Fundamental Carburetion, From the Gas Tank to the Combustion Chamber

by Dean G. Tryon


Were you aware that the carburetor was invented 1825 but only first patented half a century later? Or that in the 2020s carburetors are far from archaic or static? Developments and improvements are continually being made to their technology for they are still very much in use around the world. 

This book will not teach or show you how to repair or rebuild your carburetor. But once you’ve absorbed all that it does explain—lucidly and clearly at that—you’ll be that much more capable of maintaining and operating any vehicle equipped with a carbureted engine no matter the make or year be it those very earliest or one of the last used by any vehicle sold in the US from the time carburetors were phasing out following being mandated to be replaced by on-board diagnostics (OBD) and electronically controlled fuel injection systems. 

That first generation of OBD systems, known as “OBD I,” was introduced in 1981. Then, because each vehicle manufacturer developed its own system, there was no standardization among this generation of technology. As a result, manufacturer-specific OBD I systems required a variety of diagnostic software and hardware. In general, OBD I vehicles were built through model year 1995 after which Federal legislation mandated all vehicles sold in the US, regardless of country of origin, must have its engine operation electronically controlled. And SAE, too, had stepped up to the challenge developing standards which, in turn, were mandated by the EPA.

As its title suggests, Fundamental Carburetion covers the principles that play a role in the carburetion function with chapters on fuels and their delivery, “Intake Manifolds and Air Induction,” “Ignition Systems,” and much more. Its author, Dean Tryon, is particularly well able to discourse (and write) at length and in great detail on the topic for he spent his entire 40-year career at GM’s Rochester Products Division following earning his degrees from GMI (now Kettering University) and University of Michigan. Tryon engineered and designed production and experimental carburetors and emission control products, two of which he holds patents on. One dated 1975 addresses a carb’s ability to adjust to altitude changes. Another, granted 1981, is concerned with turbocharged engine control.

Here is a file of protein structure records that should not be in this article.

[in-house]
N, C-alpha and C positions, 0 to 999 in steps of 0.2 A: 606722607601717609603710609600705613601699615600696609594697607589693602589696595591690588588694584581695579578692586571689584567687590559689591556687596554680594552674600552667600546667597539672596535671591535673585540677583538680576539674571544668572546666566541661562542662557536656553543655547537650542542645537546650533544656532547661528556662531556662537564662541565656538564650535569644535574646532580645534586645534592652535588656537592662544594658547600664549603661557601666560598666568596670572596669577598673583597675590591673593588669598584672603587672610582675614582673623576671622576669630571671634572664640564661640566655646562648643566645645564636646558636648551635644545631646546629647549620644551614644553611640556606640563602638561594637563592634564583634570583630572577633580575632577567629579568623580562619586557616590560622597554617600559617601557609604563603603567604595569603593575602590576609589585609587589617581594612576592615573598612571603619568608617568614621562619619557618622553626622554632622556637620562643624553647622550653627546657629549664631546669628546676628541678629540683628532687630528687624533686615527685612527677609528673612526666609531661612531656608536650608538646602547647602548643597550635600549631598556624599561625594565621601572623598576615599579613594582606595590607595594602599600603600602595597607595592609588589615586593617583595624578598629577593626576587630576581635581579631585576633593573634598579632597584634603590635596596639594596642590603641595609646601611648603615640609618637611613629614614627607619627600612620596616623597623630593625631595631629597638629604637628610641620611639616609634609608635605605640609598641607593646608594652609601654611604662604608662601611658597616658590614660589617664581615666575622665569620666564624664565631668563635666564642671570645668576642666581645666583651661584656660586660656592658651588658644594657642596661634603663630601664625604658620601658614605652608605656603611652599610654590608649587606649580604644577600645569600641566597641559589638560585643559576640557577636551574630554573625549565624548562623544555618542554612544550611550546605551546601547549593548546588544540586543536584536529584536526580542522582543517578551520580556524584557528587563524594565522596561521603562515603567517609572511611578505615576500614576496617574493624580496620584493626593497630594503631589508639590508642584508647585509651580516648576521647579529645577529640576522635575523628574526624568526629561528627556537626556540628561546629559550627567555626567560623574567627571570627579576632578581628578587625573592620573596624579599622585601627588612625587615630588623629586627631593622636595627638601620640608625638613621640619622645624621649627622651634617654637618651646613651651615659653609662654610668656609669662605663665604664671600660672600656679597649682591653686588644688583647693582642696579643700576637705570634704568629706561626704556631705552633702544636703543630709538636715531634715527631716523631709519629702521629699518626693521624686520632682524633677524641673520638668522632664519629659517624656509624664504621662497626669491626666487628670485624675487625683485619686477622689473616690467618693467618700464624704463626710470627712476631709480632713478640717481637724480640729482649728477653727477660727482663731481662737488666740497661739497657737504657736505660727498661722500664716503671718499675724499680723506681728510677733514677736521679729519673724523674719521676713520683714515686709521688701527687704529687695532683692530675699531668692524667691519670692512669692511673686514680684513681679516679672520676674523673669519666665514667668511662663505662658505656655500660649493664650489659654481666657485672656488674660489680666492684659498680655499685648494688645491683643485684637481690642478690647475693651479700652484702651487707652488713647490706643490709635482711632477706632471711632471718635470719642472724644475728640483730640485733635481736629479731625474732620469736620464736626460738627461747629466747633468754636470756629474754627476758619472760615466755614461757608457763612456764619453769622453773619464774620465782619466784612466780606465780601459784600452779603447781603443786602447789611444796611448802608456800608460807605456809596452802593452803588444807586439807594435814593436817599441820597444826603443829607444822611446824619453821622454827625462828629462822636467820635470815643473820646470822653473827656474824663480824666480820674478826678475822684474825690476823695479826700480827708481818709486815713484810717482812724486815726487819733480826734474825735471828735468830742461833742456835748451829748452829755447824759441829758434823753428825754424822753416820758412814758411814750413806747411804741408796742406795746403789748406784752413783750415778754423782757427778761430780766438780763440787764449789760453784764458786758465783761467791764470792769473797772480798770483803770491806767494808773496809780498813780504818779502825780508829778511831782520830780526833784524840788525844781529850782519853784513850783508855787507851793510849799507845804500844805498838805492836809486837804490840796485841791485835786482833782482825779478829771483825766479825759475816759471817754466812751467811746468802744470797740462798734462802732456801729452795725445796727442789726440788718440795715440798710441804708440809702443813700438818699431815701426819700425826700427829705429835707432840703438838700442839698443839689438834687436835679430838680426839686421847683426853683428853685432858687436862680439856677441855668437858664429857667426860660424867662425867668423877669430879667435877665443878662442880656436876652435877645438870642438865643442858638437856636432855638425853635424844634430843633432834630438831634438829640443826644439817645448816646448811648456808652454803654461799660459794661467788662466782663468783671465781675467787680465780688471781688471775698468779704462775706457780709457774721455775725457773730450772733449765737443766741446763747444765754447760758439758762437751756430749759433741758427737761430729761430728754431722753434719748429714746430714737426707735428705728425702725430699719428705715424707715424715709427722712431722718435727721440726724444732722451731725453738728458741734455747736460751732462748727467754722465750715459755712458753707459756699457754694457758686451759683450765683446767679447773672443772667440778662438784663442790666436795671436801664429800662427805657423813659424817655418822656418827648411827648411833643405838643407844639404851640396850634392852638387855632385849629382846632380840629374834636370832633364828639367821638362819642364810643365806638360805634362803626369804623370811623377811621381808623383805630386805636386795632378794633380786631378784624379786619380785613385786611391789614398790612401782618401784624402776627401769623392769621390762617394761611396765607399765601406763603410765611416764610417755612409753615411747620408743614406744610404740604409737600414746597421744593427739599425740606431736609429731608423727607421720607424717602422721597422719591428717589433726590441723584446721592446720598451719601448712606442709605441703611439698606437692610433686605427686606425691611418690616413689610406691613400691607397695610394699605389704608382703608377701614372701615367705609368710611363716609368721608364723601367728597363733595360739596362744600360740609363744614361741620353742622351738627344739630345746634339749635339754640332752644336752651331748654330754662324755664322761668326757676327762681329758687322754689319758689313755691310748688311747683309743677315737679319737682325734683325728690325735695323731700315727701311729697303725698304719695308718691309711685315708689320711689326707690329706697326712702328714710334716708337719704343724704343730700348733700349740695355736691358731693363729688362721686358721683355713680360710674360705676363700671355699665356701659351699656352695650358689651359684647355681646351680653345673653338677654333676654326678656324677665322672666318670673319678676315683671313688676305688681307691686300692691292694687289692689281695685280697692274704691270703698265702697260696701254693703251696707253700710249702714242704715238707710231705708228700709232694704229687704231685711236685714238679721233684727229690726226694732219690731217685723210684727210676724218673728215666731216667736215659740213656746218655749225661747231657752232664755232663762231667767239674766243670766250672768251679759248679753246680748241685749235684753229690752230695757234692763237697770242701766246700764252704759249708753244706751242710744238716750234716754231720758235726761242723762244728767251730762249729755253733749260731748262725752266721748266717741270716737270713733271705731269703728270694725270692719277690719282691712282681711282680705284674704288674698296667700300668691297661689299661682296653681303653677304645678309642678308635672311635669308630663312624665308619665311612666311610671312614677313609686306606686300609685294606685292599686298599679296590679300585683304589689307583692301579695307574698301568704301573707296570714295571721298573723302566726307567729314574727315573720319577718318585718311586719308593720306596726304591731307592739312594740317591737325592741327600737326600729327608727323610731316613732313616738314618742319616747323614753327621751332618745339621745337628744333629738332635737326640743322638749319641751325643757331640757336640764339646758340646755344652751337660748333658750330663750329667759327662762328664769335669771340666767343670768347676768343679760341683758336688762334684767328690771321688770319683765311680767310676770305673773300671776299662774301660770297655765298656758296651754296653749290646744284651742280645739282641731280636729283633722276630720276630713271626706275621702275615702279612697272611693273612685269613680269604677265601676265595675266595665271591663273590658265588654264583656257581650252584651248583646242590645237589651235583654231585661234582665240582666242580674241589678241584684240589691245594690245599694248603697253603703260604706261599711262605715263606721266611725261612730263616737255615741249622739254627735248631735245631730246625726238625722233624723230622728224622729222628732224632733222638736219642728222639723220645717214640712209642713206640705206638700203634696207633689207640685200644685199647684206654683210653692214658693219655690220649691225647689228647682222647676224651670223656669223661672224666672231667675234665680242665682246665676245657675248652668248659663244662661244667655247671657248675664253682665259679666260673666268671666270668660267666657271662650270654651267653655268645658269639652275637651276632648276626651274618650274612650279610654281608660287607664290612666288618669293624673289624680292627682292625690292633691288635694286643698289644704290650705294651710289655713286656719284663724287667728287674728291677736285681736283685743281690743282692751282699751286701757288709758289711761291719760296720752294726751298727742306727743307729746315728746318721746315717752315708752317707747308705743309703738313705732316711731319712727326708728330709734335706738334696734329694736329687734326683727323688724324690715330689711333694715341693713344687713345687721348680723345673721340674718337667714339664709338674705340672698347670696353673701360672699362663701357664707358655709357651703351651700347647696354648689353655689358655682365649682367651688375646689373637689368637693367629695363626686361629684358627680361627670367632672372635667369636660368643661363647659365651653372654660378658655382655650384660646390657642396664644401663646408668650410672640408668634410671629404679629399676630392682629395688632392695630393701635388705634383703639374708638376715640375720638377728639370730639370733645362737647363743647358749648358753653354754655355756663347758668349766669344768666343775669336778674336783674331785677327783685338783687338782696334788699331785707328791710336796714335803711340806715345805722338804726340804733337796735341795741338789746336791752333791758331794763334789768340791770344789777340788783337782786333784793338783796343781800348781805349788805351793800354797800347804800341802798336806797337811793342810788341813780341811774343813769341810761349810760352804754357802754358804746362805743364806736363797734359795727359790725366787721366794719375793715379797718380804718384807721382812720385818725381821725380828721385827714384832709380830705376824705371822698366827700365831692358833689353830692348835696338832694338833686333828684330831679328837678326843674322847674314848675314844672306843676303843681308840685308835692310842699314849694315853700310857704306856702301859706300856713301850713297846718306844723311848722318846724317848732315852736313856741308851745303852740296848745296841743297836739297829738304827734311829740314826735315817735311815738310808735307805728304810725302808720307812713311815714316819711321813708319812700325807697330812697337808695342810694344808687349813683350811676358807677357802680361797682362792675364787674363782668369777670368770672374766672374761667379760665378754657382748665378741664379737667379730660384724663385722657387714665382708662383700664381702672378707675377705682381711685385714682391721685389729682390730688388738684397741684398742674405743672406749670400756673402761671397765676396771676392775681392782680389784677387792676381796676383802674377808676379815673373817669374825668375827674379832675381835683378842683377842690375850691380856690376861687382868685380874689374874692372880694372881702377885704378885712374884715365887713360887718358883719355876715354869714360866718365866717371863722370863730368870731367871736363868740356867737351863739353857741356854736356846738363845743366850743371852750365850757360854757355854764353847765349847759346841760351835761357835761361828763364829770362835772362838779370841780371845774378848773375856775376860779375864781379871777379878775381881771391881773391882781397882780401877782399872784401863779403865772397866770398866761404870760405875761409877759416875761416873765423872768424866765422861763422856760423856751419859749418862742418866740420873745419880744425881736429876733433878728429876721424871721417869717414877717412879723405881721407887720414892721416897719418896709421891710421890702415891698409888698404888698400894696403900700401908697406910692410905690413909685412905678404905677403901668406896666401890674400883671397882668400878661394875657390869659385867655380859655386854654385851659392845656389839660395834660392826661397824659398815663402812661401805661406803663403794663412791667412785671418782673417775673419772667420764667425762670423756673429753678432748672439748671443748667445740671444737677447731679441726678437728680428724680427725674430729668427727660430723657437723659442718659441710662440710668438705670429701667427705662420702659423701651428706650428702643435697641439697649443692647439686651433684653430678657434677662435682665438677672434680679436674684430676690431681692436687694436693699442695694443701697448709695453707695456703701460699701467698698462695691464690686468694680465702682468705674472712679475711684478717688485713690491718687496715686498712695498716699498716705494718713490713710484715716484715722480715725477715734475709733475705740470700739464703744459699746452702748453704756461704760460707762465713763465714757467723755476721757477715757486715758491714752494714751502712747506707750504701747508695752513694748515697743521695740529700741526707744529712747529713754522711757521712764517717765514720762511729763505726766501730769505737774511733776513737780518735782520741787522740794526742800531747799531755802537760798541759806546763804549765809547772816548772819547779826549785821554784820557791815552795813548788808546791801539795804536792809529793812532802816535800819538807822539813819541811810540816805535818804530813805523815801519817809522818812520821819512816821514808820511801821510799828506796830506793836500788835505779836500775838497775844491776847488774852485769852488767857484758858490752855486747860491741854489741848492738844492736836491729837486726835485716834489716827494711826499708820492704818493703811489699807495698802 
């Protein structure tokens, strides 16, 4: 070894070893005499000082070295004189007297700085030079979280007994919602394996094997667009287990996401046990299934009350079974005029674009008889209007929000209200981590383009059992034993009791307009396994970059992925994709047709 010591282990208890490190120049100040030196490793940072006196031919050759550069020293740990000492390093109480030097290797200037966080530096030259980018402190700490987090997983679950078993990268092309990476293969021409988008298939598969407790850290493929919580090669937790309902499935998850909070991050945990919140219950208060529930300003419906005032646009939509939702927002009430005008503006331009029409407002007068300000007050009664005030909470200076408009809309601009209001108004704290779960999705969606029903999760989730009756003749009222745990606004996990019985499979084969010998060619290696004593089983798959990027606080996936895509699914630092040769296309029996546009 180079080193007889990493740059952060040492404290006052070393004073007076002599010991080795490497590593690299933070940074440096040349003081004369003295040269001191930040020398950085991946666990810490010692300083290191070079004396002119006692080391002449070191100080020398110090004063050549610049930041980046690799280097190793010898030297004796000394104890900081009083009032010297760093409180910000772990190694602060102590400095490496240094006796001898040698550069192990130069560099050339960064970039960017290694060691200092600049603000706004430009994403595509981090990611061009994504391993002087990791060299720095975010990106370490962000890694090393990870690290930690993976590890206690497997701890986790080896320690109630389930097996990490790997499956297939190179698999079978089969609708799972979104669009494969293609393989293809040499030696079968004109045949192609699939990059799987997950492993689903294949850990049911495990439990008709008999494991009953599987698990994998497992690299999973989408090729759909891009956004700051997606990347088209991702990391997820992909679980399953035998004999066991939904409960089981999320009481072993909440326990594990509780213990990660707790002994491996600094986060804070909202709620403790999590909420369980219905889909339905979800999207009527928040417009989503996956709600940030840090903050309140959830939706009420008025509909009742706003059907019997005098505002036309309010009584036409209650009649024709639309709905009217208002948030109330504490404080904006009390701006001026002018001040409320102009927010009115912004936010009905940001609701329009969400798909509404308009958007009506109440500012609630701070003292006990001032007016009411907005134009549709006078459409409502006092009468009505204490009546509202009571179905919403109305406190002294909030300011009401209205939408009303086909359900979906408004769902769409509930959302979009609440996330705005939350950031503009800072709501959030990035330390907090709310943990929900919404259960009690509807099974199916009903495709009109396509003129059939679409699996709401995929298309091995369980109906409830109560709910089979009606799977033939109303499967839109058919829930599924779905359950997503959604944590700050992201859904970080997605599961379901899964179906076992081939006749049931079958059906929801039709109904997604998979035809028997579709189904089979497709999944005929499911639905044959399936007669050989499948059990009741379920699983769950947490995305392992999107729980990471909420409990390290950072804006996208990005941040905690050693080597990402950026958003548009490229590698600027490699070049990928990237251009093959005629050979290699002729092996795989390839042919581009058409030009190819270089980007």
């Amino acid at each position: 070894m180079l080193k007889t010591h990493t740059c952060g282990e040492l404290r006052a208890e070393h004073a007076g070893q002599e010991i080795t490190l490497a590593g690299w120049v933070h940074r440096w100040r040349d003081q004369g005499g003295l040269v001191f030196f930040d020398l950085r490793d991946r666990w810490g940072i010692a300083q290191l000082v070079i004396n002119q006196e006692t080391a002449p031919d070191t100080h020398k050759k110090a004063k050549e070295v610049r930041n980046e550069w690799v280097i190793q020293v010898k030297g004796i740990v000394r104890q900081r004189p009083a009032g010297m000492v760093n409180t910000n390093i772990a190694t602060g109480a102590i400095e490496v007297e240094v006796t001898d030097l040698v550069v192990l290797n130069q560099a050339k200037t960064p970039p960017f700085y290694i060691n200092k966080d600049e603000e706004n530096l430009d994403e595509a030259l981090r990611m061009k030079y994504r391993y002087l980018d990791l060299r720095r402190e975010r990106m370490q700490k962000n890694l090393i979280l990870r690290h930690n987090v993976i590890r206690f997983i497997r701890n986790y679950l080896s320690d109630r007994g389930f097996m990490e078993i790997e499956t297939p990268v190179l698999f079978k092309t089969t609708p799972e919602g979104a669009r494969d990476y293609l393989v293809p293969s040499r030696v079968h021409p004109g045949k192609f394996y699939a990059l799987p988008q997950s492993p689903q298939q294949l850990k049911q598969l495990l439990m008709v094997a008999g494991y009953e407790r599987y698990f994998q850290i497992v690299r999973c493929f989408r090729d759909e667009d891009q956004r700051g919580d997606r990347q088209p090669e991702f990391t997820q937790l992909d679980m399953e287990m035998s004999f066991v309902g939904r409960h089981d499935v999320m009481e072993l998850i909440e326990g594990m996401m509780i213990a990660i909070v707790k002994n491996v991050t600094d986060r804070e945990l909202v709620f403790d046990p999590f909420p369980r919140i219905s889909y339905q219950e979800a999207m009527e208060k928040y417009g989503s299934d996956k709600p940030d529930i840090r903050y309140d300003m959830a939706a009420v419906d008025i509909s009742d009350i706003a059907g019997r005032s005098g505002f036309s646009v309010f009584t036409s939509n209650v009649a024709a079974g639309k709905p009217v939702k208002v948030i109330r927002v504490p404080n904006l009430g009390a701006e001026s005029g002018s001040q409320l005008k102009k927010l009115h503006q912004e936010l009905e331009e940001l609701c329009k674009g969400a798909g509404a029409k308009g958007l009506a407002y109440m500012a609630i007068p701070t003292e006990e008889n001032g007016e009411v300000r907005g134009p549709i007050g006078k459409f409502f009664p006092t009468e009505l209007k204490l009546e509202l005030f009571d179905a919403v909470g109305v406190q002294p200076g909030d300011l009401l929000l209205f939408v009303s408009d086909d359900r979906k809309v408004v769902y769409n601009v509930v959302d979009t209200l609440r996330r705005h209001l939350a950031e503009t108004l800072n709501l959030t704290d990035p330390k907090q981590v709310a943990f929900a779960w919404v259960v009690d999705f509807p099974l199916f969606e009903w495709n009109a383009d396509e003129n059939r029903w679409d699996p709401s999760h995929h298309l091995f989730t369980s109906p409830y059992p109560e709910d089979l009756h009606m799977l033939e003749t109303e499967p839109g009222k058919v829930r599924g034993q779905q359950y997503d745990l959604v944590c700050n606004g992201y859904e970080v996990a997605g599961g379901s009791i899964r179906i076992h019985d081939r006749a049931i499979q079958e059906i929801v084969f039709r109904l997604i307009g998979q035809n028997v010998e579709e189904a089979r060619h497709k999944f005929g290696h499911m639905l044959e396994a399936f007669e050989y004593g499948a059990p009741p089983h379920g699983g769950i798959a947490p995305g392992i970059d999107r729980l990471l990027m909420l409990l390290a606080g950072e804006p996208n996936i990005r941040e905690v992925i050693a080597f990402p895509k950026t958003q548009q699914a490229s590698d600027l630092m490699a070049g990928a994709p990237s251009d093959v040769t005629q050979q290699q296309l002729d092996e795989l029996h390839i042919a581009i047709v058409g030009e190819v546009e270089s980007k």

As indicated above, the information is organized by systems that are related to carburetion. Within each segment, called a chapter, the topic is identified with its own number as can be seen on the first two page pairs below. The TOC uses those numerical identifiers along with the words too making it easy to find information at will. The pages are illustrated with clear, crisp photos and cutaway drawings, putting the words in visual form.

Even though the book is self-published, Tryon took care to work with a genuinely competent printer for the paper is good quality and the binding superb. The book holds up well to heavy use and being consulted frequently with no fear of it self-destructing.

Page pair immediately below is from the chapter “Variations in Carburetor Implementation” showing, top left, under hood of a tri-power Pontiac GTO and, beside it, dual 4-barrels of a Dodge Hemi. The cutaways beneath are, top a Quadrajet and, beneath it, an SU. Facing page is a Marvel Updraft. 

Perhaps one of the most oft-used and -consulted by the hands-on reader is the concluding chapter which is four pages of “Trouble shooting Tips” the first two of which are shown immediately below. It opens with a bit of solid advice that emphasizes, “Be sure to consider all possibilities before you start ‘fixing’ things . . . manufacturers publish diagnostic information that you should follow rather than just assuming the carburetor is at fault” and is followed by an eight-point list of items to “double check” first.  

Last are six appendices each of which is equal parts interesting and useful. The first one is an explanation and visual demonstration of a “Buoyancy Test,” the next details “The Stewart-Warner Vacuum Tank.” With the third, Tryon shows and explains the “Carburetor Fuel Level Test Stand” he created and constructed as he also details its use and relevance. The fourth appendix features four pages of images of 18 different carbs, each accompanied with a brief list of its main points. 

So, who is this book really for? It is (or should be) of use and interest to anyone who owns, drives, or ever works on any vehicle equipped with a carburetor. Doesn’t matter whether you are one who is hands-on getting greasy in the engine compartment or an owner with others who has the maintaining and tuning of the vehicle done by others. Quite simply, the more you comprehend and understand about your vehicle systems, the better you’re able to deal with issues as may happen and/or be of help to those who work on them for you as you’ll be better able to describe symptoms more accurately.

Fundamental Carburetion, From the Gas Tank to the Combustion Chamber
by Dean G. Tryon
self-published, 2023
80 pages, 19 b/w & 94 color Images, softcover
List Price: $35
ISBN 13: 979 8 218 19849 7
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